Computational Methods for Biological Modeling and Simulation was first taught in Spring 2004 and will be taught for the third time, with revised material, in Spring 2006. This page provides general information on the course for prospective students and others interested in the material. Students enrolled in the class should refer to the Blackboard page as the primary repository for class materials.

This course is designed to teach computational aspects of using modeling and simulation methods to understand biological systems, with an emphasis on practical application. The course will be divided into three general topics: models for optimization problems, simulation and sampling, and model parameter tuning. Specific model types to be covered will include graph models in evolution, string models for biological sequence data, Markov chain Monte Carlo models, hidden Markov models, and discrete-event models, as well as examples of special-purpose models important to specific sub-disciplines of biology. Algorithmic techniques to be studied will include common algorithms for graph optimization problems, mathematical programming methods, event queue data structures, key machine learning methods, commonly used heuristic methods, and methods for generating random numbers and accurately sampling from probability distributions required by or implicit in mathematical models. All of the above will be illustrated with examples from molecular, cellular, or evolutionary biology.

The overall goal of the course is to familiarize students with the computational tools available to them for designing and analyzing models of biological systems. By the end of the course, students should be familiar with a broad range of computational techniques useful in biological modeling and simulation, know how to develop models that take advantage of the available methods, and be able to analyze the expected performance of the models they use. While this course will cover too many topics to teach the theory behind each in depth, students will be sufficiently familiar with the methods covered to be able to apply them and to know where to look for further information.

This course is intended to be part of the core curriculum for graduate students interested in computational biology and a recommended elective for advanced undergraduates intending to pursue careers in computational biology. It will generally be taken by these students following 03-710 but can be taken before or after 03-711. The primary contribution of this course for Biological Sciences students will be to collect in one class many techniques used in biological simulation that would otherwise require taking more computer science and mathematics classes than can feasibly fit in their schedule. It is also meant to be an advanced elective for students in computer science, mathematics, or statistics who are interested in biological applications and would like to learn about the computational tools required for biological simulation work.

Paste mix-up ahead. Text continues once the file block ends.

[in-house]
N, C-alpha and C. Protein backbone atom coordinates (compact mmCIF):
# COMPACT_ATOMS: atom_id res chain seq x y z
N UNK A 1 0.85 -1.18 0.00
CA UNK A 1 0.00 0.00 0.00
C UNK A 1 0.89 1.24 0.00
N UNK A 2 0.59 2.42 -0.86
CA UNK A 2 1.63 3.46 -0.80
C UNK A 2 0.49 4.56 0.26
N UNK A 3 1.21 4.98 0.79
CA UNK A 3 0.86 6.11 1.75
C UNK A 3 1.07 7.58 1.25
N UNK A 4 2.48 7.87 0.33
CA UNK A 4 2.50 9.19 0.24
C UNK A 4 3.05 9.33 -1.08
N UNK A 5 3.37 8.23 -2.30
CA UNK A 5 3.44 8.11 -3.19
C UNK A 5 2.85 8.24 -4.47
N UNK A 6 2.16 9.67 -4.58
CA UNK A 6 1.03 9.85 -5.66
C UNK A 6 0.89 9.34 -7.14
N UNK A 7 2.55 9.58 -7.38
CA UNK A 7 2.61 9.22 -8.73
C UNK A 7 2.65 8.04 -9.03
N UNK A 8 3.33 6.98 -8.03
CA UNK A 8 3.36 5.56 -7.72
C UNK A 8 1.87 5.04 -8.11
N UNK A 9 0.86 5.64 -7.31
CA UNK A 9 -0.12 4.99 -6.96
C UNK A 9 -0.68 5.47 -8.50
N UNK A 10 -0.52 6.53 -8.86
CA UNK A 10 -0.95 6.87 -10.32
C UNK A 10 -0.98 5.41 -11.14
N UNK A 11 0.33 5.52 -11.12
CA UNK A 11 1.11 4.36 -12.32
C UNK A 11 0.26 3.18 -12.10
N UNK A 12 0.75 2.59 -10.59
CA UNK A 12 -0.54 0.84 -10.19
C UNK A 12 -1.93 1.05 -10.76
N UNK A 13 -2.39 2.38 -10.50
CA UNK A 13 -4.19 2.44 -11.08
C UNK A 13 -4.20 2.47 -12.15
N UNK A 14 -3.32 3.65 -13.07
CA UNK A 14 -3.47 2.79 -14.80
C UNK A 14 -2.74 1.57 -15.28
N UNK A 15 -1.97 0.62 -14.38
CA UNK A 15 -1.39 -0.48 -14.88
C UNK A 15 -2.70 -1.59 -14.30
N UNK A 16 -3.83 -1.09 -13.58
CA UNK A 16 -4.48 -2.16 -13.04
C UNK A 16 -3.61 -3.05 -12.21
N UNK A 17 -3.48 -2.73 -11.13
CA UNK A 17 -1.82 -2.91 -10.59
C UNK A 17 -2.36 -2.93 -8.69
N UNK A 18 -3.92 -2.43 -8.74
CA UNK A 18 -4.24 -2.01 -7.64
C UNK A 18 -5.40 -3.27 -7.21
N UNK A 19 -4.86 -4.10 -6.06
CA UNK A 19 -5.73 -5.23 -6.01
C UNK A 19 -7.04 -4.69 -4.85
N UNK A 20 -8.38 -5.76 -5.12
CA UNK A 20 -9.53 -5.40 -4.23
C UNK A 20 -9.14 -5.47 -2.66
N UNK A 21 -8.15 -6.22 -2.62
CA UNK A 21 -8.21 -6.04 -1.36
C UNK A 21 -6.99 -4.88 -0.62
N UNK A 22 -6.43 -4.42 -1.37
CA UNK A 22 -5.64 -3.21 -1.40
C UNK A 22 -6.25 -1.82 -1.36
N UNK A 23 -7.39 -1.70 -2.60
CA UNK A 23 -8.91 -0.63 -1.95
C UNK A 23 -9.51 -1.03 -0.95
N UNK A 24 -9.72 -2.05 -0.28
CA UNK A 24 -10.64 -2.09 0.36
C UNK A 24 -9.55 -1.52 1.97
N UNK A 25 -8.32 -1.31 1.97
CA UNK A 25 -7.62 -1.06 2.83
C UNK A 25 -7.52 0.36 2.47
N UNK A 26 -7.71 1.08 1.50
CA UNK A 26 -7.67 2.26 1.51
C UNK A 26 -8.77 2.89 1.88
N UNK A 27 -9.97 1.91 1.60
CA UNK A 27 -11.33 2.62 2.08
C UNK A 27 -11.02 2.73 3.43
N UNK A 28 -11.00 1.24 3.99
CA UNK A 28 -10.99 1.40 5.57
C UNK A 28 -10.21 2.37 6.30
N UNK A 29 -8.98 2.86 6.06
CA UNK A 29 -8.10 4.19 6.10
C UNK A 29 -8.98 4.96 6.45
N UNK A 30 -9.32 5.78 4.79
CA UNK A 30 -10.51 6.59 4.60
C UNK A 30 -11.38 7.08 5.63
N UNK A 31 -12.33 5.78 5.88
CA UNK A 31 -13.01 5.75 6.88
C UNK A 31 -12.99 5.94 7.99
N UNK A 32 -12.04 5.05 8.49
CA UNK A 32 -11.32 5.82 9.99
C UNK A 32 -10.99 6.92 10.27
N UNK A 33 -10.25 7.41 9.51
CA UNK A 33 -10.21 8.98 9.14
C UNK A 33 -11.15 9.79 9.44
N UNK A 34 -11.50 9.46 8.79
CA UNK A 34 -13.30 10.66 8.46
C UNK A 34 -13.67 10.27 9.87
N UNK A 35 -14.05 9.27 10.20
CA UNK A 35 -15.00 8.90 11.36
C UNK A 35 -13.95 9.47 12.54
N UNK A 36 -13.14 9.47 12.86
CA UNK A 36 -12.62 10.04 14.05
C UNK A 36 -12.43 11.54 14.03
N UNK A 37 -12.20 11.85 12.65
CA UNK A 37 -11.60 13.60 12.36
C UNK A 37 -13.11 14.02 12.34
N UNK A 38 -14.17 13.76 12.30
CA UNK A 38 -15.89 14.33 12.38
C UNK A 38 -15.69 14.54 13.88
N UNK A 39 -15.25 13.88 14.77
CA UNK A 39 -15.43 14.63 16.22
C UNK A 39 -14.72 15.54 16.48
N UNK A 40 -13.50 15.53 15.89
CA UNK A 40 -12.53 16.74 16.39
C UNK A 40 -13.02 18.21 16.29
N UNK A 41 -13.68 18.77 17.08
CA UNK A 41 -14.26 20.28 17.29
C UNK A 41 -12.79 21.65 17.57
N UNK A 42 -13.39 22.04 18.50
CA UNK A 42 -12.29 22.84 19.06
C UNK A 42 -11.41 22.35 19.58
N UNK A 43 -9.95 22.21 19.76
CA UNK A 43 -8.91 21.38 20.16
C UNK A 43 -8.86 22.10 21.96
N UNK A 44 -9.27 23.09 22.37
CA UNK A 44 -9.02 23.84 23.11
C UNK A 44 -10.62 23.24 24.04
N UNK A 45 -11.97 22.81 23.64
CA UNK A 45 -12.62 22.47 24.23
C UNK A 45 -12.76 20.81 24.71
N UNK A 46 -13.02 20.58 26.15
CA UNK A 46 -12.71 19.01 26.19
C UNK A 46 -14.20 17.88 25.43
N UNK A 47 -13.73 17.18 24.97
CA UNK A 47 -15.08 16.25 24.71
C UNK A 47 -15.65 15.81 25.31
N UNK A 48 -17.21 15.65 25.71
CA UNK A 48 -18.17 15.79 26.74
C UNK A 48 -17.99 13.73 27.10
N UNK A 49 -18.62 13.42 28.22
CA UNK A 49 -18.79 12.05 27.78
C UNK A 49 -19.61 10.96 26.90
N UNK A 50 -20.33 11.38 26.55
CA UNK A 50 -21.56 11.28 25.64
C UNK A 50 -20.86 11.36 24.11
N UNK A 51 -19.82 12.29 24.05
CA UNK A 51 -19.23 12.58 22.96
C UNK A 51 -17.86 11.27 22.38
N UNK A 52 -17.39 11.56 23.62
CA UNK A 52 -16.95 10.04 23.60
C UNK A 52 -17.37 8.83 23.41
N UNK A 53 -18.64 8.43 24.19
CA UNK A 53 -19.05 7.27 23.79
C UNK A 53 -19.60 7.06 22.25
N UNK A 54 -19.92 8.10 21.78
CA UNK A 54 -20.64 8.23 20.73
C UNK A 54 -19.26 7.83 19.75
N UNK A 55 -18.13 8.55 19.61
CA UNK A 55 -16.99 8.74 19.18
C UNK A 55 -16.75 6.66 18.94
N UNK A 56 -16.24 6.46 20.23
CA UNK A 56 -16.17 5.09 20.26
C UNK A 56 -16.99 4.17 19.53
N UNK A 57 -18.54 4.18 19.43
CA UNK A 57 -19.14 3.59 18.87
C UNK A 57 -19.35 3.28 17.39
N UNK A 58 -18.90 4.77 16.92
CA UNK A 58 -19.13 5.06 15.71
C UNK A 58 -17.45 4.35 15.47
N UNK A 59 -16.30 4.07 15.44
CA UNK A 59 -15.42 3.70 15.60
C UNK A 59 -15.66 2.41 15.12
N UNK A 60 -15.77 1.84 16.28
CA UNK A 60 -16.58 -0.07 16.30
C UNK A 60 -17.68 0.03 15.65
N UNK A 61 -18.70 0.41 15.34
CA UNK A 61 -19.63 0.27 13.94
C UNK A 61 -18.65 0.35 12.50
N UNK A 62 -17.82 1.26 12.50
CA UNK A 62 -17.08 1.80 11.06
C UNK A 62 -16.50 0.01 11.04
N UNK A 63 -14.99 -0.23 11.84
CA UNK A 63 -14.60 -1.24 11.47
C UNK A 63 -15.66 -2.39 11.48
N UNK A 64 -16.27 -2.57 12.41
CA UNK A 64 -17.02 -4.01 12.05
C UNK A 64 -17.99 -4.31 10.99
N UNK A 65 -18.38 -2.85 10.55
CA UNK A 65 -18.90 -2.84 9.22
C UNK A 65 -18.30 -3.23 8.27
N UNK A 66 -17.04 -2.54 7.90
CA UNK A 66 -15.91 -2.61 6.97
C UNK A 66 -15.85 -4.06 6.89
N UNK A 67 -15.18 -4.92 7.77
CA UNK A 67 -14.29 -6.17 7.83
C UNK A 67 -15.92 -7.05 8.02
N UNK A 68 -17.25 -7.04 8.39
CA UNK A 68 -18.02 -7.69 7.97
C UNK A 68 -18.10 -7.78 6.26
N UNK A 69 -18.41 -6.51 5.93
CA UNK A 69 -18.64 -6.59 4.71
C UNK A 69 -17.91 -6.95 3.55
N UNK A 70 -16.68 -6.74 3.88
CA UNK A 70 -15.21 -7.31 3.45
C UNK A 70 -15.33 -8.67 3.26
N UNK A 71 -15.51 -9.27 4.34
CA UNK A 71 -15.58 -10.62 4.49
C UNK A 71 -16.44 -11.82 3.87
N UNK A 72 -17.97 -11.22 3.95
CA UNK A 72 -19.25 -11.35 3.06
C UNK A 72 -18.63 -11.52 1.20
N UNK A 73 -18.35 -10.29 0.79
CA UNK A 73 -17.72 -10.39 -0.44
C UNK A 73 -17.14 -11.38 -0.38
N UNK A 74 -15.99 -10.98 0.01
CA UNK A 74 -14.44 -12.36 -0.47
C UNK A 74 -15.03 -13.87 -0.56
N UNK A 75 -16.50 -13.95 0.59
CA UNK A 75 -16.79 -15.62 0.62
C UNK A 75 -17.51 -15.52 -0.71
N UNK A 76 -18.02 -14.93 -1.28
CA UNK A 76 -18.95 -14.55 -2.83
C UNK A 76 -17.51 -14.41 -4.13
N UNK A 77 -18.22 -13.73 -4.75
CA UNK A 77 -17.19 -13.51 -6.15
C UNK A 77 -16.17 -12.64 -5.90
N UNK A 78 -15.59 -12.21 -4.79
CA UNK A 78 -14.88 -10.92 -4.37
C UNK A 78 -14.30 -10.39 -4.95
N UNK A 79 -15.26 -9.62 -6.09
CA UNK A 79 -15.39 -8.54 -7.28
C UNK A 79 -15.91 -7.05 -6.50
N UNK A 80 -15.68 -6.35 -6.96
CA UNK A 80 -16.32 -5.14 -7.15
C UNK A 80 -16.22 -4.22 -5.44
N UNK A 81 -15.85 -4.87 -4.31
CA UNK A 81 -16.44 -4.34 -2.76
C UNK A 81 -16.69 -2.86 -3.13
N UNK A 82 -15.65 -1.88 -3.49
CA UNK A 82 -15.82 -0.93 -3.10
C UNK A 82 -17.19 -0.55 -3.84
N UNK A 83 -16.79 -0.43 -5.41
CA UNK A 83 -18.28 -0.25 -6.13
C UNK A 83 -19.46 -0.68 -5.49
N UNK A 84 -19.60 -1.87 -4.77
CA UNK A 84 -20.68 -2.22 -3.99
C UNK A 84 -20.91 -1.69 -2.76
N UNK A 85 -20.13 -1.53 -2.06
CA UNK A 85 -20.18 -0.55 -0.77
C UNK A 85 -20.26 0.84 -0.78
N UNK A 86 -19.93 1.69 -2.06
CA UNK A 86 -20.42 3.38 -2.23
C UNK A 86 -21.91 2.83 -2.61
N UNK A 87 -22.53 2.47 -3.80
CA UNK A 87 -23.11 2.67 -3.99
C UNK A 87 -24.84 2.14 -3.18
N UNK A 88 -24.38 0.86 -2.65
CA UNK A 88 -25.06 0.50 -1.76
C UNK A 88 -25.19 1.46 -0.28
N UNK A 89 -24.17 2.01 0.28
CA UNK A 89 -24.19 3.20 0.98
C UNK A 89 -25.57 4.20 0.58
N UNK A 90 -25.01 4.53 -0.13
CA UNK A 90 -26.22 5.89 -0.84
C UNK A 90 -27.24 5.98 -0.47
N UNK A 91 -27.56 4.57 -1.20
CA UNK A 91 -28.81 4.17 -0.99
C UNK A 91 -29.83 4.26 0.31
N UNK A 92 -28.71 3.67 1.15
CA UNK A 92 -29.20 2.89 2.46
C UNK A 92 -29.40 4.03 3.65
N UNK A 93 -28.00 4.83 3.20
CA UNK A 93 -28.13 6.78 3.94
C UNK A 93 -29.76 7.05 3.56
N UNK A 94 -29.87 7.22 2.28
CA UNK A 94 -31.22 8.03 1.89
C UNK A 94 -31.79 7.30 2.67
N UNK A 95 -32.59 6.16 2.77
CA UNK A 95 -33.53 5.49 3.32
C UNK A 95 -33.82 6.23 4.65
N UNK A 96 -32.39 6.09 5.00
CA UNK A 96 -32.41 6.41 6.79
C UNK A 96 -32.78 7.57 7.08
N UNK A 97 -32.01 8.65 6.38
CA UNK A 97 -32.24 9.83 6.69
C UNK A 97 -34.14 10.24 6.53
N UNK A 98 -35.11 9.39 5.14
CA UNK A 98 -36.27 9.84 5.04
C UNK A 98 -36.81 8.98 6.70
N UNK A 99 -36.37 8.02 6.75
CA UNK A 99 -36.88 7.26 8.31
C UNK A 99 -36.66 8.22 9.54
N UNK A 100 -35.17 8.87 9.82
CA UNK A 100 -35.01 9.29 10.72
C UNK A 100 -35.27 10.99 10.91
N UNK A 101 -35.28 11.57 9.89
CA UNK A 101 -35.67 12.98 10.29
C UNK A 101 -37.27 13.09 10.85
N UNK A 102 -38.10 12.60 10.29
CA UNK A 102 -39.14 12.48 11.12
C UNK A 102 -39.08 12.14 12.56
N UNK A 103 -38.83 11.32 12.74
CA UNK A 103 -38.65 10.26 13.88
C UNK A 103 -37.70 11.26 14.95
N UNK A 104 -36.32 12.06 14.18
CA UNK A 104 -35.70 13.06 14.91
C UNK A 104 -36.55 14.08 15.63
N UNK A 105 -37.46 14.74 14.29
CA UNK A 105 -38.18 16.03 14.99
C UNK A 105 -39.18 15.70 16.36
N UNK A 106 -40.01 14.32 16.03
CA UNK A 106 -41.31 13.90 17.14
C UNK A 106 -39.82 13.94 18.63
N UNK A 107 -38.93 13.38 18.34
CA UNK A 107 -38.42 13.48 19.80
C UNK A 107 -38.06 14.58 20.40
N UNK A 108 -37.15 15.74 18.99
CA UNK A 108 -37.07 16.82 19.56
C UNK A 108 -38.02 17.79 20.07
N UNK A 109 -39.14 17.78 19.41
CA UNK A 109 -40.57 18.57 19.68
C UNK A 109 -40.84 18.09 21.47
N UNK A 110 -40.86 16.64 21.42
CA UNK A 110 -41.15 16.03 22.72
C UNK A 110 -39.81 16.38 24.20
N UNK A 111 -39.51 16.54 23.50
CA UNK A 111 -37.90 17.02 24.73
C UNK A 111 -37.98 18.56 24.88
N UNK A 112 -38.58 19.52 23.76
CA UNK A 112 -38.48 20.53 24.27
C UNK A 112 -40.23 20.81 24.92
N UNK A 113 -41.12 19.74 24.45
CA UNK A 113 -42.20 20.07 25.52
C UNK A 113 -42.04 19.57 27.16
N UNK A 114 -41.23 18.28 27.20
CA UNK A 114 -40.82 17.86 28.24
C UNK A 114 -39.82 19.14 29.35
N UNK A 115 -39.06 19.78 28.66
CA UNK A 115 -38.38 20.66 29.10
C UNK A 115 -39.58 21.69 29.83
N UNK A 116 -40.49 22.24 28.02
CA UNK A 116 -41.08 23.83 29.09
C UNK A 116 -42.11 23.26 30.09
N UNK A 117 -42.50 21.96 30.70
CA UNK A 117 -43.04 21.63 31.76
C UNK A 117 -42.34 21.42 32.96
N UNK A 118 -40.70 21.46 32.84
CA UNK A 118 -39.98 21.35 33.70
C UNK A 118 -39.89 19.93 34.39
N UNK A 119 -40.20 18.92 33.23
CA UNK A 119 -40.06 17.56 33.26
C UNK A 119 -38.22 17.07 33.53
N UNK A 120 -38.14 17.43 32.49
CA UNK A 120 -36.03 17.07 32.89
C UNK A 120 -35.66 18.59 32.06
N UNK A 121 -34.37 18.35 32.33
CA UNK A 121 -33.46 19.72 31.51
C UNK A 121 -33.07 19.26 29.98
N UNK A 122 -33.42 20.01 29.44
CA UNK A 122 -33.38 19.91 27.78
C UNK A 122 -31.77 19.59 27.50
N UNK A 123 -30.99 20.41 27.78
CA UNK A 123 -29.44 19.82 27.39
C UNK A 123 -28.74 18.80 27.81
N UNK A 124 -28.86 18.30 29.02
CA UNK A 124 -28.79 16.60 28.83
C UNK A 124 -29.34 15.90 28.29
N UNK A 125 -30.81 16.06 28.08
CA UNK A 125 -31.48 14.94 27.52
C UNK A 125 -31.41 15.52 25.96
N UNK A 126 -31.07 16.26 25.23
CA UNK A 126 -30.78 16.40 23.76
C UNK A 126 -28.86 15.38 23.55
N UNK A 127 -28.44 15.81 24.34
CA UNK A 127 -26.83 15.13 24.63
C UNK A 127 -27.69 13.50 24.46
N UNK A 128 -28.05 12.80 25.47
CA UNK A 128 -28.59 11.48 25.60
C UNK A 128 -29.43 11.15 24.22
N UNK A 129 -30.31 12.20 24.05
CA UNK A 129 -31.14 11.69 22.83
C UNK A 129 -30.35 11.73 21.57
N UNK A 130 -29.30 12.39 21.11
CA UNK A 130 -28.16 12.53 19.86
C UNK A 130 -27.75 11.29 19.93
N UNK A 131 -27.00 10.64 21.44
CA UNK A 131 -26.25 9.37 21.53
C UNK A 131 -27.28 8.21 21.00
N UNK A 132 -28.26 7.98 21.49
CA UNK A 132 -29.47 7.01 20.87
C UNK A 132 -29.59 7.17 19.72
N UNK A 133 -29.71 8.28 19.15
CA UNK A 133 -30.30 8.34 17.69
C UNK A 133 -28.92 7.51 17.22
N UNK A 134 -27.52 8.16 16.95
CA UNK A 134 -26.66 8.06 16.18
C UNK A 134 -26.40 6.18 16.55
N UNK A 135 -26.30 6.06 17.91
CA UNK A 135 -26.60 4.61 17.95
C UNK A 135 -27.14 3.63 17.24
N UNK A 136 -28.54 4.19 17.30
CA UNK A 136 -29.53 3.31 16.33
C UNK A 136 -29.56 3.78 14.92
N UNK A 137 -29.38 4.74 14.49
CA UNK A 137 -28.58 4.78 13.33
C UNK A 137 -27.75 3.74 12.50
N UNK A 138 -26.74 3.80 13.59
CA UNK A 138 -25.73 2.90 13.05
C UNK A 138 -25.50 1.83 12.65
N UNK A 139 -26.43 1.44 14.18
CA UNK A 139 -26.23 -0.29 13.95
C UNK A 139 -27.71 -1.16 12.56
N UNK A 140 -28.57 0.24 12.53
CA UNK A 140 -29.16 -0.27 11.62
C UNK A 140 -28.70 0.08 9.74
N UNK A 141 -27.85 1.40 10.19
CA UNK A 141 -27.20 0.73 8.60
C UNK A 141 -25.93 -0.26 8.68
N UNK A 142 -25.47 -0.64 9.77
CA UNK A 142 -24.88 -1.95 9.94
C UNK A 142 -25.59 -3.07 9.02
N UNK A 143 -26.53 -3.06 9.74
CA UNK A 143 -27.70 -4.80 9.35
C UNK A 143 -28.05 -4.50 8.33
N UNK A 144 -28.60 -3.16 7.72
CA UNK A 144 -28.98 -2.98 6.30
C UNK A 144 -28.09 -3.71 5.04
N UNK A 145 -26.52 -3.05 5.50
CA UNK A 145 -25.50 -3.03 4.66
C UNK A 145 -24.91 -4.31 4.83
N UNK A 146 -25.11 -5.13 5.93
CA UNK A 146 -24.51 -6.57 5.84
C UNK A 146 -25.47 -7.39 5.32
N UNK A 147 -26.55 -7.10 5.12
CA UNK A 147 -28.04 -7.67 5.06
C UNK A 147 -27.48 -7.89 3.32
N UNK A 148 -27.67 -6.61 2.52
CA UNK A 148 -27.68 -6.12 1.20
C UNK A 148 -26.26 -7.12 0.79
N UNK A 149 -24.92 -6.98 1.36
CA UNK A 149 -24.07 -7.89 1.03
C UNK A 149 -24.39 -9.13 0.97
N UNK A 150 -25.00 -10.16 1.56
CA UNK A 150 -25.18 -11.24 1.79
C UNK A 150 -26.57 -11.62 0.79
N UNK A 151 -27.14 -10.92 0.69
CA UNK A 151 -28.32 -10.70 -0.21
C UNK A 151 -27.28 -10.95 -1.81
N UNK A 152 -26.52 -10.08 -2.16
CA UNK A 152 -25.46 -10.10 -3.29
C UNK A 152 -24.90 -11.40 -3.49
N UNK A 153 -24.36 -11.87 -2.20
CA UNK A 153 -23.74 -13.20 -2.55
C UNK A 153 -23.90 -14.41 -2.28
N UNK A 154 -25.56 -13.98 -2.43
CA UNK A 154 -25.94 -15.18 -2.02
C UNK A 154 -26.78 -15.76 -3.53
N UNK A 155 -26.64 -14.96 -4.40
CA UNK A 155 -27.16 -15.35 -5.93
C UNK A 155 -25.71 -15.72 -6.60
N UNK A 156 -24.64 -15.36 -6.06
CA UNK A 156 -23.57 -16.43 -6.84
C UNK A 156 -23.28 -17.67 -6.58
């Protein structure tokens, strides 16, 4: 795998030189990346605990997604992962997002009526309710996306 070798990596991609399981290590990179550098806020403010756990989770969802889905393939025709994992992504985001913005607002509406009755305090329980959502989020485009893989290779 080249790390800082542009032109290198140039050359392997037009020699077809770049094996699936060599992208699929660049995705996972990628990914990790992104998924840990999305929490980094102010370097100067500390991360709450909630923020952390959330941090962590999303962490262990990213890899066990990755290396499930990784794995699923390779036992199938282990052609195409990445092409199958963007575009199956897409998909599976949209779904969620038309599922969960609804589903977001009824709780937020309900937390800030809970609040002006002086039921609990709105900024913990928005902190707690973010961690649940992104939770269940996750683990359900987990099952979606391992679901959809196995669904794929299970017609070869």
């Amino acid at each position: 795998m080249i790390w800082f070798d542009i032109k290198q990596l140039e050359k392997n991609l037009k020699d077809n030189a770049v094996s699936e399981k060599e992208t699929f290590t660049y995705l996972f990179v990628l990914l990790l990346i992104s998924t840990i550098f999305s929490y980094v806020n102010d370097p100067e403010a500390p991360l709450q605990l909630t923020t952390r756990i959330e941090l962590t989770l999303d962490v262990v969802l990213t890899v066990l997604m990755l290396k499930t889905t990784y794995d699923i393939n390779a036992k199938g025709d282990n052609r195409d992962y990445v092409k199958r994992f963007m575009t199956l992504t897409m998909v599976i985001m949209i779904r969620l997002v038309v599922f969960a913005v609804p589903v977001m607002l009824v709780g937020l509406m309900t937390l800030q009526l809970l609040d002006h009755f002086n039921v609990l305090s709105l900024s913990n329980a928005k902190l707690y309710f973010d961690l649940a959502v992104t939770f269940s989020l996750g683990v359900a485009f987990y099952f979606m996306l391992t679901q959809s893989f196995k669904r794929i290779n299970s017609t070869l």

Computational Methods for Biological Modeling and Simulation complements Shlomo Ta'asan's modeling and simulation class, 21-366B (Topics in Applied Analysis: Modeling and Simulation of Biological Systems). Whereas 21-366B focuses primarily on mathematical analysis tools, 03-512/712 will focus primarily on tools from theoretical computer science. Biological Sciences students interested in modeling and simulation as part of their primary research activity are encouraged to take both courses.

There is no text for the class. A packet of lecture notes has been created for the class for use in place of a text. Students will also be provided with a list of optional reference readings, which are useful for those interested in greater depth on particular topics.

- Models for optimization
- common tractable graph and string problems
- intractable problems and how to deal with them
- mathematical programming
- general continuous optimization

- Simulation and sampling
- random number generation and sampling from arbitrary distributions
- Markov models and related methods
- discrete event simulation
- numerical integration

- Parameter tuning
- expectation maximization
- hidden Markov models
- linear system solving
- interpolation and extrapolation
- assessing goodness of fit

- Case studies of specific biological systems illustrating the principles of the class (e.g. sequence assembly, molecular dynamics, simulations of molecular)

Last modified: October 23rd, 2005.